The Republic Of San Marino, by Charles de Bruc
This book was originally written in French and was translated into English. And we can be fortunate for that. I have long had an interest in San Marino  and other microstates, and this book does its best to present the history of the small republic according to its own view of itself rather than the way the republic would be viewed by outsiders. To be sure, not all aspects of this book are equally believable. The book spends an extremely long time talking about the mythological beginnings of the Republic of San Marino in the fourth century or so among those who were hiding from pagan persecution and who long maintained an ambivalent relationship with the Papal States which spent centuries as neighbors and occasional uneasy overlords. San Marino’s ability to survive as a small and free republic has been imperiled at several times in its history and it likely is its savvy protection of Garibaldi and other Italian revolutionaries that allowed the Republic to avoid the fate that befell all of the other sovereign states of Italy except for the tiny rump state of the Vatican City in being incorporated into the victorious Italian state.
This book is about 150 pages long or so and it is divided into twenty-one chapters. The book begins with a discussion of the approach up the mountain of San Marino and the description of its towns (1). After that the author discusses the mythological beginnings of the republic in the fourth century (2) and then when it next appears as a slowly growing but still small republic between the eighth and twelfth centuries (3). A substantial amount of this book is spent in dealing with the drama of the Middle Ages where the Borgias and others attempted to take over the state of San Marino and where there were disputes over the level of autonomy that the republic had in the midst of the powerful principalities that were around it, one of whom, the Duke of Urbino, the republic was generally on good terms with (3-15). Eventually a new revision of the laws was needed and San Marino managed to struggle along as a neutral state in Italy’s conflicts that had a treaty relationship with the Papal States and eventually with other Italian states (16-18). The last few chapters of the book then deal with the independence of San Marino in the face of Italian unification and its present institutions as of the late 1800’s when the book was written (19-21).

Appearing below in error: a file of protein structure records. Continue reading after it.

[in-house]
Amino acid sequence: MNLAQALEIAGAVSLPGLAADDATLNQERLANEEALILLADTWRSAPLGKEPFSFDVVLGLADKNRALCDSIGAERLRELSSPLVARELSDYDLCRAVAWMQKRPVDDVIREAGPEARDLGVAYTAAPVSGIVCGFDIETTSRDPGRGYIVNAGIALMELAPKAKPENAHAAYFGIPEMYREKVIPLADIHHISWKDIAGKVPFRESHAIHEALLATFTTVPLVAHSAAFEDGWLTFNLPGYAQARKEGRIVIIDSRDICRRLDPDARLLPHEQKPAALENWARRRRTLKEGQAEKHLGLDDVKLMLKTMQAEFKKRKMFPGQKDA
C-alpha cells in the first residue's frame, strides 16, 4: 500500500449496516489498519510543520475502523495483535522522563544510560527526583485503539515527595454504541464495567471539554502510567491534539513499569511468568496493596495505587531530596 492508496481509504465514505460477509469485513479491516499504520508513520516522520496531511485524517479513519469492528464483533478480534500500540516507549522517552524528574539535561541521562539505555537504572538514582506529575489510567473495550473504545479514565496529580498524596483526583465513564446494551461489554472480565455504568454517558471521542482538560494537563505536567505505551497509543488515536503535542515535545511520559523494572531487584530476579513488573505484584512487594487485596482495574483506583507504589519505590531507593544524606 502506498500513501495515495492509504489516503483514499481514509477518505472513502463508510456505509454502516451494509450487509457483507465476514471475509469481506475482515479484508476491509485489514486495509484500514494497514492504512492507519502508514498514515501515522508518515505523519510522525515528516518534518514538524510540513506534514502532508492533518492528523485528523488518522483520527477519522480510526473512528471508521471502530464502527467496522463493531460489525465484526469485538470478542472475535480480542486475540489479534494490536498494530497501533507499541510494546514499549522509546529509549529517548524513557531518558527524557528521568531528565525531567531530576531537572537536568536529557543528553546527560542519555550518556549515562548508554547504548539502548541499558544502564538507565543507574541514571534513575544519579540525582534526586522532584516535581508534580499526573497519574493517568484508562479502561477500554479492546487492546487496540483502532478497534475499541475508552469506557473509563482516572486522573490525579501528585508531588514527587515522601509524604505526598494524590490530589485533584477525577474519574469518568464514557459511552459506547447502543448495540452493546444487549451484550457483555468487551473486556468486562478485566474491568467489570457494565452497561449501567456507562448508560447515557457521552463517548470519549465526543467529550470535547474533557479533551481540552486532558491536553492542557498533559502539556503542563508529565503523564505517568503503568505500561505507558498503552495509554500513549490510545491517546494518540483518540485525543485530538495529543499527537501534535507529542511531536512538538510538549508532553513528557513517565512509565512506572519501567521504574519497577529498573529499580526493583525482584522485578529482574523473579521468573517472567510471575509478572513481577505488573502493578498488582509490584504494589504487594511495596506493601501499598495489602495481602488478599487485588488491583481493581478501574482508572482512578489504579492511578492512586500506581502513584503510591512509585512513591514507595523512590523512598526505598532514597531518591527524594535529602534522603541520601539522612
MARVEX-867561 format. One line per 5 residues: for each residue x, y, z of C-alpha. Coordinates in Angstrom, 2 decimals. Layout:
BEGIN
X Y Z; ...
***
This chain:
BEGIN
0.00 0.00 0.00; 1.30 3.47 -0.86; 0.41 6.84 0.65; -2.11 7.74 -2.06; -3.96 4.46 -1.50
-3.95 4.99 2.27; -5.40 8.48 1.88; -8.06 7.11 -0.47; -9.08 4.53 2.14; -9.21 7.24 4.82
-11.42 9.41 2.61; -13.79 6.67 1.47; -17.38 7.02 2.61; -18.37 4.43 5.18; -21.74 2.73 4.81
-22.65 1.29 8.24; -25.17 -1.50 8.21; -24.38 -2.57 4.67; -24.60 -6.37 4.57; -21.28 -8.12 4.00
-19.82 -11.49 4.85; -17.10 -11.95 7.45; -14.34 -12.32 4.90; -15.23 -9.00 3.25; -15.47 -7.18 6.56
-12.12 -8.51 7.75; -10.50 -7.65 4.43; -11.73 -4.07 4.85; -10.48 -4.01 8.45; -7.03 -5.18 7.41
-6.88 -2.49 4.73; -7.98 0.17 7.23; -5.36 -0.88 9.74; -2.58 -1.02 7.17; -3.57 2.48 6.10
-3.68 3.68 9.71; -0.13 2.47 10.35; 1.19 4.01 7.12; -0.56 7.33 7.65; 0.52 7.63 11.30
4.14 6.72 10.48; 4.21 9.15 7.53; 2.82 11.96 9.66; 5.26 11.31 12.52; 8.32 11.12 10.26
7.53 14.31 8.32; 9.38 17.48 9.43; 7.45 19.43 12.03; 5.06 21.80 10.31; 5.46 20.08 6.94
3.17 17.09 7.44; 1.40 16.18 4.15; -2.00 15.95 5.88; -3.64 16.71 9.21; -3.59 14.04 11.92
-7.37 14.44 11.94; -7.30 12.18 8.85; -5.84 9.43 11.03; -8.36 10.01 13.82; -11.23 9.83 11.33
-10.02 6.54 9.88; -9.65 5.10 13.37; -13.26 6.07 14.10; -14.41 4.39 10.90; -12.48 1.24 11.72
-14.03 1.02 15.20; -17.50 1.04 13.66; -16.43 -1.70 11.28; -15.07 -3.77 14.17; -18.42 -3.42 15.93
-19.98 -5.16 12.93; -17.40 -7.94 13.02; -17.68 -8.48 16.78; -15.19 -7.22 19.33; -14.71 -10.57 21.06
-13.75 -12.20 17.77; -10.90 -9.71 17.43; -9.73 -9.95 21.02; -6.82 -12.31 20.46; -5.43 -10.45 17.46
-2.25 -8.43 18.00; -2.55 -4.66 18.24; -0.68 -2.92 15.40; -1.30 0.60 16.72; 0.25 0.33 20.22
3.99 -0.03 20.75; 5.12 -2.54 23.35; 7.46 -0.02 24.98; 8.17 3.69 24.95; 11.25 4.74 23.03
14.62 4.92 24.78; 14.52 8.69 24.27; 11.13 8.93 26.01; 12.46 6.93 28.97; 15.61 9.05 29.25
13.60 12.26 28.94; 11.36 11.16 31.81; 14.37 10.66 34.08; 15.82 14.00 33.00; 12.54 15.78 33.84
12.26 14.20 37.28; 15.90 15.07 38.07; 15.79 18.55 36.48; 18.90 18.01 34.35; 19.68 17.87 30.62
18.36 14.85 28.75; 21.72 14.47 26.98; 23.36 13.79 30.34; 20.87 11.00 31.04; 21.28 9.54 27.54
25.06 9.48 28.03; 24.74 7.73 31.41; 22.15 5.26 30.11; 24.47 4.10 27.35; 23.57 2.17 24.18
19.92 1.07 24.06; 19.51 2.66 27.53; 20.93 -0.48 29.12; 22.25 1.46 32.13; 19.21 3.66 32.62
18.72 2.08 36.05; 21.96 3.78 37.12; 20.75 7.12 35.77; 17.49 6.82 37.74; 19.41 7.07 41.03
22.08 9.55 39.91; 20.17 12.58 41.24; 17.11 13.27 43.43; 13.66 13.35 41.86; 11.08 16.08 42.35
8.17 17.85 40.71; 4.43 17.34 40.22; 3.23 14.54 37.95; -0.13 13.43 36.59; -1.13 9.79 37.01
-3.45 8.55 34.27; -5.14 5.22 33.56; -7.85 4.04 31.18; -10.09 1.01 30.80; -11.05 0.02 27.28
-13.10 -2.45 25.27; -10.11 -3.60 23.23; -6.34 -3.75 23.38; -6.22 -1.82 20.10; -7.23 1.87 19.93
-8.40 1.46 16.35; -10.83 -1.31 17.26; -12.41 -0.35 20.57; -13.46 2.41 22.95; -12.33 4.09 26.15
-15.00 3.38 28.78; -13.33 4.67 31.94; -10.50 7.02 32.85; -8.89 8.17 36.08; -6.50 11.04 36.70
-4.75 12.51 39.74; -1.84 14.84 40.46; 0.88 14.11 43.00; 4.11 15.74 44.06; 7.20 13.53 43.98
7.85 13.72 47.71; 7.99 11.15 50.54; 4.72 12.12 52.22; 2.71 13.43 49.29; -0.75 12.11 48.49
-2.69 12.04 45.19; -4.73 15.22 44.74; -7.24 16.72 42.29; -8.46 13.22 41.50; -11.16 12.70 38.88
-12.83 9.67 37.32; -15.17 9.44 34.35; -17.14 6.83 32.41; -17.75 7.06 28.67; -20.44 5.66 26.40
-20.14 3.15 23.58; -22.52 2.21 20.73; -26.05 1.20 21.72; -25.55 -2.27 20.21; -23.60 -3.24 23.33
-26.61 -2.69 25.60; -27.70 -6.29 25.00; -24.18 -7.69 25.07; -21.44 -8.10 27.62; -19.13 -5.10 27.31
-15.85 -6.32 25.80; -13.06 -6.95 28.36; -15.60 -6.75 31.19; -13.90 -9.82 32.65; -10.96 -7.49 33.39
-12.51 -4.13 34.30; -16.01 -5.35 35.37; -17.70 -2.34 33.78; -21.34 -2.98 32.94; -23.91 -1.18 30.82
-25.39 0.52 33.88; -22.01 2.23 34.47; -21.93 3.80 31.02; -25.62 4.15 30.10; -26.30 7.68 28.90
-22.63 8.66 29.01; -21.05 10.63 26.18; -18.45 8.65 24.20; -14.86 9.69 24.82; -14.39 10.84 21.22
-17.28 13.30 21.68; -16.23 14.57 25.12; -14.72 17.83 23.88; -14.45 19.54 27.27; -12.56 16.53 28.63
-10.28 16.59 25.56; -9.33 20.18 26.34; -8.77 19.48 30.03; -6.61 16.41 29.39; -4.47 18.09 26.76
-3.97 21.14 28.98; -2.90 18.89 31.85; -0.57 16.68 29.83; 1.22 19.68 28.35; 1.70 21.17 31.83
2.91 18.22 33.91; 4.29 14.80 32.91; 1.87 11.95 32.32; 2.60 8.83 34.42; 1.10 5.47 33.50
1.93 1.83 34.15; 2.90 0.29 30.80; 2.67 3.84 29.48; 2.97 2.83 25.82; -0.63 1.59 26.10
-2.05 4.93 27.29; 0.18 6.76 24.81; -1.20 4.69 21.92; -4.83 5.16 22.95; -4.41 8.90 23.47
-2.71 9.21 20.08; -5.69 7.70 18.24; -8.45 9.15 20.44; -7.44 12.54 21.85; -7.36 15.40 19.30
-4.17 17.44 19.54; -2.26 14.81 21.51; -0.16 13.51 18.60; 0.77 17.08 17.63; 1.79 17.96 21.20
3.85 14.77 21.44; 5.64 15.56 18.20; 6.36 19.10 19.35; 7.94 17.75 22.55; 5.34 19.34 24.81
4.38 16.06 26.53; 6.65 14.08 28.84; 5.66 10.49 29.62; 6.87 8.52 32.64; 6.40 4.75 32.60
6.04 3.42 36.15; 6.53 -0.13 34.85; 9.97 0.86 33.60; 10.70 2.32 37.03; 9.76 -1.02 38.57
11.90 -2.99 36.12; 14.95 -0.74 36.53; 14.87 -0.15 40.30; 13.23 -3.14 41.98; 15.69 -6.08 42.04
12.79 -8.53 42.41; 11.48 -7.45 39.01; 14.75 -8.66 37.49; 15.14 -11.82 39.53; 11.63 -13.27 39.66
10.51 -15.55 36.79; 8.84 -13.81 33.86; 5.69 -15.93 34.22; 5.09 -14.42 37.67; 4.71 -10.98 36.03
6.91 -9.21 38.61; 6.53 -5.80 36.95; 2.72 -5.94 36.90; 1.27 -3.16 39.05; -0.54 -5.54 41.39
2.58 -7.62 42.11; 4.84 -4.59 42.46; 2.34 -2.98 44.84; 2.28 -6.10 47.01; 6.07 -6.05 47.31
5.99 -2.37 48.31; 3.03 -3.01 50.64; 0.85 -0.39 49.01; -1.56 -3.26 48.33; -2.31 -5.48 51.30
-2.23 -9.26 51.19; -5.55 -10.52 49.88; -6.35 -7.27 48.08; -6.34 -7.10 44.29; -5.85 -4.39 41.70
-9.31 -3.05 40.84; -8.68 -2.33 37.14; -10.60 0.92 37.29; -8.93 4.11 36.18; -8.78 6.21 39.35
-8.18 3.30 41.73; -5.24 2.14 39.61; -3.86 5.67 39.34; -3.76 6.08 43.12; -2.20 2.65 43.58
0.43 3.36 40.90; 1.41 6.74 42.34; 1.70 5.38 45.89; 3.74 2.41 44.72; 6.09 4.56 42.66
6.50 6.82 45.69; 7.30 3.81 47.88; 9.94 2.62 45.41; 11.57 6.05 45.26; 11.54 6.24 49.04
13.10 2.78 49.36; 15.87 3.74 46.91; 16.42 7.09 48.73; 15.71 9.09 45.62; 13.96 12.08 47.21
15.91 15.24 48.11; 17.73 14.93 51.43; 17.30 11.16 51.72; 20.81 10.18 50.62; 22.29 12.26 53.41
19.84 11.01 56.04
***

How does a republic survive? However long the Republic of San Marino has lasted, it is certainly one of the longest lasting republics to have survived as an independent state. It has done so at times with great difficulty–the Allies had to fight to liberate it in World War II, for example–and this book is full of cases where various banditti attempted to take the fortress capital of the little republic by surprise or where slightly less violent but equally rapacious souls sought to dominate and control through pressing claims and trying to overawe and dominate the republic, which was forced both on its own resources of self-defense as well as its ability to gain protectors and allies who were willing to stand up for the little republic’s defense. It does appear as if republics, especially the small ones that are the remnant of older communes and feudal traditions, require the help and assistance of others to survive in the cruel and harsh world, but it is fortunate that San Marino has done so. The survival of republics is something to be celebrated and if this book has a fair amount of mythological material in it, it certainly is by no means a bad book.
 See, for example: